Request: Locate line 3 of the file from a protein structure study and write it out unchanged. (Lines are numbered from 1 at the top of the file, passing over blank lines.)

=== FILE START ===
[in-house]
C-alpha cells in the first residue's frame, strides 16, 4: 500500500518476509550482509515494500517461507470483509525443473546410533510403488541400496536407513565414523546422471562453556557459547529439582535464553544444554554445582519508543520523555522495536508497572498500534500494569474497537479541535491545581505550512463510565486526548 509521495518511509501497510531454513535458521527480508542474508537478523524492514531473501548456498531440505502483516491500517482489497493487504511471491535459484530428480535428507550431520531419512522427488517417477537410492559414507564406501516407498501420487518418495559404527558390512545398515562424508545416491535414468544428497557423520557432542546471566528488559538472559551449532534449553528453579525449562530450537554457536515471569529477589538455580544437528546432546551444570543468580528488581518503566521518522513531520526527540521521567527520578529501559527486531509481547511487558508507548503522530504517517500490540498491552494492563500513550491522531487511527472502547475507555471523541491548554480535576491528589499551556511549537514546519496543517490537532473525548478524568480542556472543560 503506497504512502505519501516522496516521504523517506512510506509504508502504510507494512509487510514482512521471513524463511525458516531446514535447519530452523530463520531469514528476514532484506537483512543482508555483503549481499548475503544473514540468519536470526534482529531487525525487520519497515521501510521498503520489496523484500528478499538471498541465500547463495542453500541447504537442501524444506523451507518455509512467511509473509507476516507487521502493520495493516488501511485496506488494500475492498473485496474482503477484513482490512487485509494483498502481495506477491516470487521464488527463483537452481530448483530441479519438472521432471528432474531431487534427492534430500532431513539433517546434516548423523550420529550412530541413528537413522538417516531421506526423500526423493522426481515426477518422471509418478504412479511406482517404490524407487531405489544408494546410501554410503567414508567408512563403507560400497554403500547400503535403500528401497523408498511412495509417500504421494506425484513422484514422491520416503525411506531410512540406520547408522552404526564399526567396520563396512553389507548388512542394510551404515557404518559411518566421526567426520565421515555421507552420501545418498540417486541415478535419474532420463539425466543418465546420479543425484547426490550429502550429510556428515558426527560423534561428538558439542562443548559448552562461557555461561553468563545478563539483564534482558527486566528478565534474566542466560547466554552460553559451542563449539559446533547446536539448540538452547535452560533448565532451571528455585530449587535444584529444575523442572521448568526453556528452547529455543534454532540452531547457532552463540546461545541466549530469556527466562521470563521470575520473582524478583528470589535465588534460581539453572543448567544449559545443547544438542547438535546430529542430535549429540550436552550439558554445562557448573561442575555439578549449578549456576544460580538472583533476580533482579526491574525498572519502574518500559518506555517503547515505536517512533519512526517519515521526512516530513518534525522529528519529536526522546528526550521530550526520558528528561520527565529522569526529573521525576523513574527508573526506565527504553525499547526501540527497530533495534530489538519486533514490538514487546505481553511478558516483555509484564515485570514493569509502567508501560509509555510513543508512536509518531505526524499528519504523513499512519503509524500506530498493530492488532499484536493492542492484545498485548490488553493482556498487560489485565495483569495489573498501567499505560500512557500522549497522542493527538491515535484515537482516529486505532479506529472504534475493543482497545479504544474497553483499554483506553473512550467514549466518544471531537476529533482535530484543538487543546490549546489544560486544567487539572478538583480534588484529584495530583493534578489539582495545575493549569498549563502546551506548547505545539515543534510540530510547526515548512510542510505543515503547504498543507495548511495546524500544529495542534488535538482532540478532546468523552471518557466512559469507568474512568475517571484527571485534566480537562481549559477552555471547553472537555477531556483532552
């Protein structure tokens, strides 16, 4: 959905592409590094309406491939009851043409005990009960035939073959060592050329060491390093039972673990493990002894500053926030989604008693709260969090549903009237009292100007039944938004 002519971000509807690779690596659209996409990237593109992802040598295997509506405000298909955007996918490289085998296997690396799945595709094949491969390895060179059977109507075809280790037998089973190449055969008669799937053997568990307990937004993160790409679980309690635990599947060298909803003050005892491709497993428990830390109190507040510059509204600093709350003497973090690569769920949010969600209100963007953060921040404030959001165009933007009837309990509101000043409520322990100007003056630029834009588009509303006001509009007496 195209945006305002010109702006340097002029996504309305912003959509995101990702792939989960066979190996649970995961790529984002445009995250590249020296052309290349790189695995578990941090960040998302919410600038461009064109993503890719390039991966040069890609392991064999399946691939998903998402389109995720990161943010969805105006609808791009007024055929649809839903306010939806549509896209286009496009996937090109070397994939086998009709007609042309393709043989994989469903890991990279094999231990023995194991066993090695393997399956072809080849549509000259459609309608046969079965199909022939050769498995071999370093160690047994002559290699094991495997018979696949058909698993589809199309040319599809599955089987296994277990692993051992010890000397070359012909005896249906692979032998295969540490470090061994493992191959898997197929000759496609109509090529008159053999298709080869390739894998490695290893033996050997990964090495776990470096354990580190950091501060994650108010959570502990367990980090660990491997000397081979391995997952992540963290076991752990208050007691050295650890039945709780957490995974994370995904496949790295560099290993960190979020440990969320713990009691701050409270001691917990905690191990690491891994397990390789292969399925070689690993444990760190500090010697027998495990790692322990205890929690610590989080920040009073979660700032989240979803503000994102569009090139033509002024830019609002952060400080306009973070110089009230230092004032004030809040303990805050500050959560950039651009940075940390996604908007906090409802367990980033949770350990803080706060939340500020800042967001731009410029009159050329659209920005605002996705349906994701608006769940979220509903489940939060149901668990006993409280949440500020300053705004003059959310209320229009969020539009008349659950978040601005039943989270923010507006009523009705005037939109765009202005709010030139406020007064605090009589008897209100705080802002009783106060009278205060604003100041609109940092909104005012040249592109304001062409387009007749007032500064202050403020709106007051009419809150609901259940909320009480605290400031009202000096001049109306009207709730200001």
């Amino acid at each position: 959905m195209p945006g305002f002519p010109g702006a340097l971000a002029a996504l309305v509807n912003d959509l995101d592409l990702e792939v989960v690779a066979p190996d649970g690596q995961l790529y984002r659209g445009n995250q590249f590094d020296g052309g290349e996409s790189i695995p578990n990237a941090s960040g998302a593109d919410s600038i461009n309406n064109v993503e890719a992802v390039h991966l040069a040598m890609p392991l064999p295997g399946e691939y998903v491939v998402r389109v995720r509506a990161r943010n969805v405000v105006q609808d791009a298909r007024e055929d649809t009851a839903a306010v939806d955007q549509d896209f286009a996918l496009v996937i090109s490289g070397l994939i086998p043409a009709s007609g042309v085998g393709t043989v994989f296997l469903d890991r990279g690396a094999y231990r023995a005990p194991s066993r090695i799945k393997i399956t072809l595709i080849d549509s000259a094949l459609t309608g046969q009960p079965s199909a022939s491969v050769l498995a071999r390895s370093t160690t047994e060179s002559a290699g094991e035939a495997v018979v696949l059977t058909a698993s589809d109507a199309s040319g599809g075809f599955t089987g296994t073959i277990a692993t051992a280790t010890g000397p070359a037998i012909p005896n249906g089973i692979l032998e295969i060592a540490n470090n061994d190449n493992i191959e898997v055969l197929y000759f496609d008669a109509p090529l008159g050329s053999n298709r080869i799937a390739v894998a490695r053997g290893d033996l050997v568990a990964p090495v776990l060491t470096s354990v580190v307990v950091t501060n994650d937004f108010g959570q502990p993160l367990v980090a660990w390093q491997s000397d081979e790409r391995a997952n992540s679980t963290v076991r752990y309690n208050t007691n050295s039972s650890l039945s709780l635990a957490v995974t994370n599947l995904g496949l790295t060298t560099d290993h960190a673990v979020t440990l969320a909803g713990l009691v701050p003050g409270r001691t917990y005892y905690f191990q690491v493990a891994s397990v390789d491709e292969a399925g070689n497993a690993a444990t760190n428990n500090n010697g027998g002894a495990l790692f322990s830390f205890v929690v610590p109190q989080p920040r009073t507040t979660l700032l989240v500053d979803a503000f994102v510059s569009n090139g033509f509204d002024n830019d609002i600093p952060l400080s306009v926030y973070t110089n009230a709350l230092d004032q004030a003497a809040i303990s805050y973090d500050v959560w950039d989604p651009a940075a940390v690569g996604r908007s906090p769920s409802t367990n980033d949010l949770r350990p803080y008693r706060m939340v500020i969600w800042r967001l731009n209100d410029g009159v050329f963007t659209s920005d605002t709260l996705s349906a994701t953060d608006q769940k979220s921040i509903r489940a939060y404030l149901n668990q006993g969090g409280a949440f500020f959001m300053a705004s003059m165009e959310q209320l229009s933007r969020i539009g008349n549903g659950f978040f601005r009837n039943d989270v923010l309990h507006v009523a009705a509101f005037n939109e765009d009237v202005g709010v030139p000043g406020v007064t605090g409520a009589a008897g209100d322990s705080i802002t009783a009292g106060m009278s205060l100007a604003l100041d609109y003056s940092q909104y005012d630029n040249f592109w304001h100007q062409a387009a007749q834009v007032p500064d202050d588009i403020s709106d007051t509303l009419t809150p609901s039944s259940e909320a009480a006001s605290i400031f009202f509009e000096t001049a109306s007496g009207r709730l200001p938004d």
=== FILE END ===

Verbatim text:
């Protein structure tokens, strides 16, 4: 959905592409590094309406491939009851043409005990009960035939073959060592050329060491390093039972673990493990002894500053926030989604008693709260969090549903009237009292100007039944938004 002519971000509807690779690596659209996409990237593109992802040598295997509506405000298909955007996918490289085998296997690396799945595709094949491969390895060179059977109507075809280790037998089973190449055969008669799937053997568990307990937004993160790409679980309690635990599947060298909803003050005892491709497993428990830390109190507040510059509204600093709350003497973090690569769920949010969600209100963007953060921040404030959001165009933007009837309990509101000043409520322990100007003056630029834009588009509303006001509009007496 195209945006305002010109702006340097002029996504309305912003959509995101990702792939989960066979190996649970995961790529984002445009995250590249020296052309290349790189695995578990941090960040998302919410600038461009064109993503890719390039991966040069890609392991064999399946691939998903998402389109995720990161943010969805105006609808791009007024055929649809839903306010939806549509896209286009496009996937090109070397994939086998009709007609042309393709043989994989469903890991990279094999231990023995194991066993090695393997399956072809080849549509000259459609309608046969079965199909022939050769498995071999370093160690047994002559290699094991495997018979696949058909698993589809199309040319599809599955089987296994277990692993051992010890000397070359012909005896249906692979032998295969540490470090061994493992191959898997197929000759496609109509090529008159053999298709080869390739894998490695290893033996050997990964090495776990470096354990580190950091501060994650108010959570502990367990980090660990491997000397081979391995997952992540963290076991752990208050007691050295650890039945709780957490995974994370995904496949790295560099290993960190979020440990969320713990009691701050409270001691917990905690191990690491891994397990390789292969399925070689690993444990760190500090010697027998495990790692322990205890929690610590989080920040009073979660700032989240979803503000994102569009090139033509002024830019609002952060400080306009973070110089009230230092004032004030809040303990805050500050959560950039651009940075940390996604908007906090409802367990980033949770350990803080706060939340500020800042967001731009410029009159050329659209920005605002996705349906994701608006769940979220509903489940939060149901668990006993409280949440500020300053705004003059959310209320229009969020539009008349659950978040601005039943989270923010507006009523009705005037939109765009202005709010030139406020007064605090009589008897209100705080802002009783106060009278205060604003100041609109940092909104005012040249592109304001062409387009007749007032500064202050403020709106007051009419809150609901259940909320009480605290400031009202000096001049109306009207709730200001």